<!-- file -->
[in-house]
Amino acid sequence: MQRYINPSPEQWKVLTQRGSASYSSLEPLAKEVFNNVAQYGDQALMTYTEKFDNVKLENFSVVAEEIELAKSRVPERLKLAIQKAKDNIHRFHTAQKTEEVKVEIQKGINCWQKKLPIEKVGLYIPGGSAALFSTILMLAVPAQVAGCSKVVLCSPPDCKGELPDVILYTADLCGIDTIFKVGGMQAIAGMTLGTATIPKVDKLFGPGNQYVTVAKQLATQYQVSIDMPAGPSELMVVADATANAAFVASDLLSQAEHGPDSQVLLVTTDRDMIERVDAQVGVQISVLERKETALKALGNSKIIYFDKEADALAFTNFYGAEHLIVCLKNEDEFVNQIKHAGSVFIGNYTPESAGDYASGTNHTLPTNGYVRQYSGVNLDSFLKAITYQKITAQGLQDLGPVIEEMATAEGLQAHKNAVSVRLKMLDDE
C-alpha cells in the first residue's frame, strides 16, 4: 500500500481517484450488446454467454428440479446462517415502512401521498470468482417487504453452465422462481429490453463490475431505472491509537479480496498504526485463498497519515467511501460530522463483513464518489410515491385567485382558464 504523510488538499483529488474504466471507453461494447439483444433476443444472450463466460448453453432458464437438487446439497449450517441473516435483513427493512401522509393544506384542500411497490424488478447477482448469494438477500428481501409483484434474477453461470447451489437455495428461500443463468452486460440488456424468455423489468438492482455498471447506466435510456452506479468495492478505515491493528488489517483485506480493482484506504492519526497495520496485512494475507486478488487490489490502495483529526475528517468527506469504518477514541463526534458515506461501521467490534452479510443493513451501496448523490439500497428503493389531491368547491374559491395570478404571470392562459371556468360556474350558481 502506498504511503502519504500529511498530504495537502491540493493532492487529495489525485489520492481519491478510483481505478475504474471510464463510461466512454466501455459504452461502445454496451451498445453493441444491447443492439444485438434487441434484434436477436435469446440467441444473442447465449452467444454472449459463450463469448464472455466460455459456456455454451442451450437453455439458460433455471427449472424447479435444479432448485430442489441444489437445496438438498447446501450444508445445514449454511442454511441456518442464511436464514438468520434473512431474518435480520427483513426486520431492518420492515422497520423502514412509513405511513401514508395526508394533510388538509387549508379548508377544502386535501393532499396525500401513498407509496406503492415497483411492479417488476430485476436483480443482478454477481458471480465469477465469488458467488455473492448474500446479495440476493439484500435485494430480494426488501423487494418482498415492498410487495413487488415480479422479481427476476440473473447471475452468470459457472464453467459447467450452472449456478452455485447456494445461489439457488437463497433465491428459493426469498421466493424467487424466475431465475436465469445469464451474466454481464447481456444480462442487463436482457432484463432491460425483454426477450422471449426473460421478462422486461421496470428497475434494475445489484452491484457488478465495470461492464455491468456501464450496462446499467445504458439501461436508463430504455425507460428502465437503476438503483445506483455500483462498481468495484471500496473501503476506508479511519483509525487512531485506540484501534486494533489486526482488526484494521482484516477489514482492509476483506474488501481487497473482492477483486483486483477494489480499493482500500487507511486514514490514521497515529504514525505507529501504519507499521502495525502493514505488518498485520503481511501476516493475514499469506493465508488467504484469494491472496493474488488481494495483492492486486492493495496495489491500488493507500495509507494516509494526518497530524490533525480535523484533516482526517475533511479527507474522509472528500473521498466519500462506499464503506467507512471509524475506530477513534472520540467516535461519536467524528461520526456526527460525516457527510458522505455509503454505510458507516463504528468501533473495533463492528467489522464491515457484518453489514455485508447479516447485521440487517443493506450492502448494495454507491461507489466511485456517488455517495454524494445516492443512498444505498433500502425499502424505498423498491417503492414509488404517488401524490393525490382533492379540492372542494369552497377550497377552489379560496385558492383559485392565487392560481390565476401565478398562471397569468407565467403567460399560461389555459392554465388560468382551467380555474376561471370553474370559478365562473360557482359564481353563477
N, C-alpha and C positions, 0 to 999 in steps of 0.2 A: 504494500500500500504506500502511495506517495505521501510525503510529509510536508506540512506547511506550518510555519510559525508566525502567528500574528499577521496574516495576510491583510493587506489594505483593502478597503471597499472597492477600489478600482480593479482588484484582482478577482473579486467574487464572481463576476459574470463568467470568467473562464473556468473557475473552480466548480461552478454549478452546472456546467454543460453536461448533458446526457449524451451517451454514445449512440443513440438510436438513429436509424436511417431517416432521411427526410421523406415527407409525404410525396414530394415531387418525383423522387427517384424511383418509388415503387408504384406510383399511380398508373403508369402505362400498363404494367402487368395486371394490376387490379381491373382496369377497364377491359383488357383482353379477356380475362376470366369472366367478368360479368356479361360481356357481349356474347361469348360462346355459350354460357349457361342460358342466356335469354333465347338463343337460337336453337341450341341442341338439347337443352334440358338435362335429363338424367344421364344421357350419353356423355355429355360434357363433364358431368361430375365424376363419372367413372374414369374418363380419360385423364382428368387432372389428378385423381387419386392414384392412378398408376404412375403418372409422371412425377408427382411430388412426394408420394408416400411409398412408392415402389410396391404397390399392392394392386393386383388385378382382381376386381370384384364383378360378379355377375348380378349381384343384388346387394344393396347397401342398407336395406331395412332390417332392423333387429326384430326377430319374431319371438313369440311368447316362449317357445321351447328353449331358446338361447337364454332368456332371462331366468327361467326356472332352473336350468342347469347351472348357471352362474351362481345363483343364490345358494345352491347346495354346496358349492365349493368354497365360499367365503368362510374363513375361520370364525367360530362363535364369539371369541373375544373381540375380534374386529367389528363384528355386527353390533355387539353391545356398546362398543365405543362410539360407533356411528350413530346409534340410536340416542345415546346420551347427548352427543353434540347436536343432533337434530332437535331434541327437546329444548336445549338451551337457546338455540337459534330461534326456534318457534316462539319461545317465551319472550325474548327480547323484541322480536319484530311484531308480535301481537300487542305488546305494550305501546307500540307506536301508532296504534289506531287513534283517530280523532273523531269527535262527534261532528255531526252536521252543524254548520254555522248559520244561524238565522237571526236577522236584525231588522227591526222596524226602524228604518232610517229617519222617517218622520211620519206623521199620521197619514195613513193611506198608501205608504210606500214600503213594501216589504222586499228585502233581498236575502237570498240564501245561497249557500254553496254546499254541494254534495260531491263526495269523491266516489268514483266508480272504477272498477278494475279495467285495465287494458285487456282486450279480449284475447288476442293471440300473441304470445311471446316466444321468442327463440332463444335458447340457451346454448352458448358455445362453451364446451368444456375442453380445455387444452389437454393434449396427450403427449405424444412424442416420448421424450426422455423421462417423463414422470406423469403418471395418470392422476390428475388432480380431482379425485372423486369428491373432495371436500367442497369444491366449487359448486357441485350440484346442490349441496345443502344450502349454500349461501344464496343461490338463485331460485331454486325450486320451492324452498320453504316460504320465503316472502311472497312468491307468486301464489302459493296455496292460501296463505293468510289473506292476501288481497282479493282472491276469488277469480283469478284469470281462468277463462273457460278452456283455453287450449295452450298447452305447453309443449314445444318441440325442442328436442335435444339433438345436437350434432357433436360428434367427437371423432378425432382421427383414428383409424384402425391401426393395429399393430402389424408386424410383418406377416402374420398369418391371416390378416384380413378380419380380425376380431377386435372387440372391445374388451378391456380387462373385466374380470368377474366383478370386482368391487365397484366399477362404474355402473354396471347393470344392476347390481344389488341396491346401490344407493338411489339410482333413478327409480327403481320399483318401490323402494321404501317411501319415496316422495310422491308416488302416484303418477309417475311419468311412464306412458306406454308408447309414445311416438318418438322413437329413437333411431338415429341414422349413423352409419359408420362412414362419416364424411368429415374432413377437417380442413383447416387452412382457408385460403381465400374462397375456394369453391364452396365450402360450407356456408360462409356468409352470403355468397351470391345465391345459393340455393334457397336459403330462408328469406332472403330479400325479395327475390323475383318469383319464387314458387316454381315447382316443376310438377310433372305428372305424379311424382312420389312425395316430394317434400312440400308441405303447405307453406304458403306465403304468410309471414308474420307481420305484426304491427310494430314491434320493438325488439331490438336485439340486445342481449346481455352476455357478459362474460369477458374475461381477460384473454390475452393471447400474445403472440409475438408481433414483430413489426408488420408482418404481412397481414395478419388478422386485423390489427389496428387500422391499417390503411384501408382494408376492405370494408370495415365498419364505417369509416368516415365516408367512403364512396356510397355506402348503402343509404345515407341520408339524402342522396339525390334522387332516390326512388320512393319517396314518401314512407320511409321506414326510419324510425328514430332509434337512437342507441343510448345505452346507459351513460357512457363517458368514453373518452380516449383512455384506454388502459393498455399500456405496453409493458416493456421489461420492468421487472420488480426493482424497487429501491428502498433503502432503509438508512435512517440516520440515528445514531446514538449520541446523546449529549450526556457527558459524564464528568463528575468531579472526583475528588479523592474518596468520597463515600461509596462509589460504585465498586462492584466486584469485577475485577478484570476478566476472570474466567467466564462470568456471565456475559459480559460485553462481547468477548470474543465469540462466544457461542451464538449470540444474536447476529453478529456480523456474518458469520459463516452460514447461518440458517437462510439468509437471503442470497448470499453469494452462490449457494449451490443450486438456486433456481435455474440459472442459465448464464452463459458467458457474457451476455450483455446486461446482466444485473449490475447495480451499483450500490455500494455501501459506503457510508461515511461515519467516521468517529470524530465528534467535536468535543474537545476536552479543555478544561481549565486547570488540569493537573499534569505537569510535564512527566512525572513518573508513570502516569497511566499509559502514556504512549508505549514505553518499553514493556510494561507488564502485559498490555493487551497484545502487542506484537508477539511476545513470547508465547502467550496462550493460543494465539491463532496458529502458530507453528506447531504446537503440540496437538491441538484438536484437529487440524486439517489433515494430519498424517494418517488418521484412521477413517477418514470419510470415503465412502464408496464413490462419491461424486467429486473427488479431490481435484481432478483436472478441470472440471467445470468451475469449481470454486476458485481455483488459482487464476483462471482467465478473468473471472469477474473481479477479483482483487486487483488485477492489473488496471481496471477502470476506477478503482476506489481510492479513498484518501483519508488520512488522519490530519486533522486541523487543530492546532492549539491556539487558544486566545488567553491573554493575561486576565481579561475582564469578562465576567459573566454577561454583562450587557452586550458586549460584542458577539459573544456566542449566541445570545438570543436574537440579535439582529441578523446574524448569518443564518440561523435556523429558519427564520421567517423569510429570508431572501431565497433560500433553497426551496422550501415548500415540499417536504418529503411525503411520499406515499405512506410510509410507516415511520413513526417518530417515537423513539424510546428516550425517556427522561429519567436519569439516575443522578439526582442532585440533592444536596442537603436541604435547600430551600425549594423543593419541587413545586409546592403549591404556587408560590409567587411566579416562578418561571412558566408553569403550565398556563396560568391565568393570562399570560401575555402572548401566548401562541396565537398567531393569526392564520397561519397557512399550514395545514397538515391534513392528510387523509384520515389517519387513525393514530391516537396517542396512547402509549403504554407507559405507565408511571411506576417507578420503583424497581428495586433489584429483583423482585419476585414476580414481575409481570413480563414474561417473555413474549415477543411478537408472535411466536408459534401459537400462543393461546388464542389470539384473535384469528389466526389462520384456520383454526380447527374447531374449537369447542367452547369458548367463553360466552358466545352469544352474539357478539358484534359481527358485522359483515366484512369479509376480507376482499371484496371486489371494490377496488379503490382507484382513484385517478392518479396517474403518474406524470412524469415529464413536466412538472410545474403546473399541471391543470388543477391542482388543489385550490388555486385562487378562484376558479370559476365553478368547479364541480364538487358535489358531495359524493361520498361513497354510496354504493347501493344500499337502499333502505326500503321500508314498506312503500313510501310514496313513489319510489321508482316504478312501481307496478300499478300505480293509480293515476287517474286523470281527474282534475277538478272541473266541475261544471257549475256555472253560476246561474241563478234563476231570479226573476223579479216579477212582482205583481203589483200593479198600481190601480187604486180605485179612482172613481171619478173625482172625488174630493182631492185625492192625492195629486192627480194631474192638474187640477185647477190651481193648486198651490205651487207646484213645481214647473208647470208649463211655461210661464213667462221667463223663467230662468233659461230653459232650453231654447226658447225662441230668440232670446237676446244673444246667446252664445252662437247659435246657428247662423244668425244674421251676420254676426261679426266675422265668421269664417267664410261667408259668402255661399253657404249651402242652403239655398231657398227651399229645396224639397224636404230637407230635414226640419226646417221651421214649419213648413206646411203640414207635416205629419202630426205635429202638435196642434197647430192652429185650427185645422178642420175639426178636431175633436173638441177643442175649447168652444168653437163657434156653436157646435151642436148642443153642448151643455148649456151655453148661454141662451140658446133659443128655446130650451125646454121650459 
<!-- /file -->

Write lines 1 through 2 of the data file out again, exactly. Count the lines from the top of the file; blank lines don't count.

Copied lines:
[in-house]
Amino acid sequence: MQRYINPSPEQWKVLTQRGSASYSSLEPLAKEVFNNVAQYGDQALMTYTEKFDNVKLENFSVVAEEIELAKSRVPERLKLAIQKAKDNIHRFHTAQKTEEVKVEIQKGINCWQKKLPIEKVGLYIPGGSAALFSTILMLAVPAQVAGCSKVVLCSPPDCKGELPDVILYTADLCGIDTIFKVGGMQAIAGMTLGTATIPKVDKLFGPGNQYVTVAKQLATQYQVSIDMPAGPSELMVVADATANAAFVASDLLSQAEHGPDSQVLLVTTDRDMIERVDAQVGVQISVLERKETALKALGNSKIIYFDKEADALAFTNFYGAEHLIVCLKNEDEFVNQIKHAGSVFIGNYTPESAGDYASGTNHTLPTNGYVRQYSGVNLDSFLKAITYQKITAQGLQDLGPVIEEMATAEGLQAHKNAVSVRLKMLDDE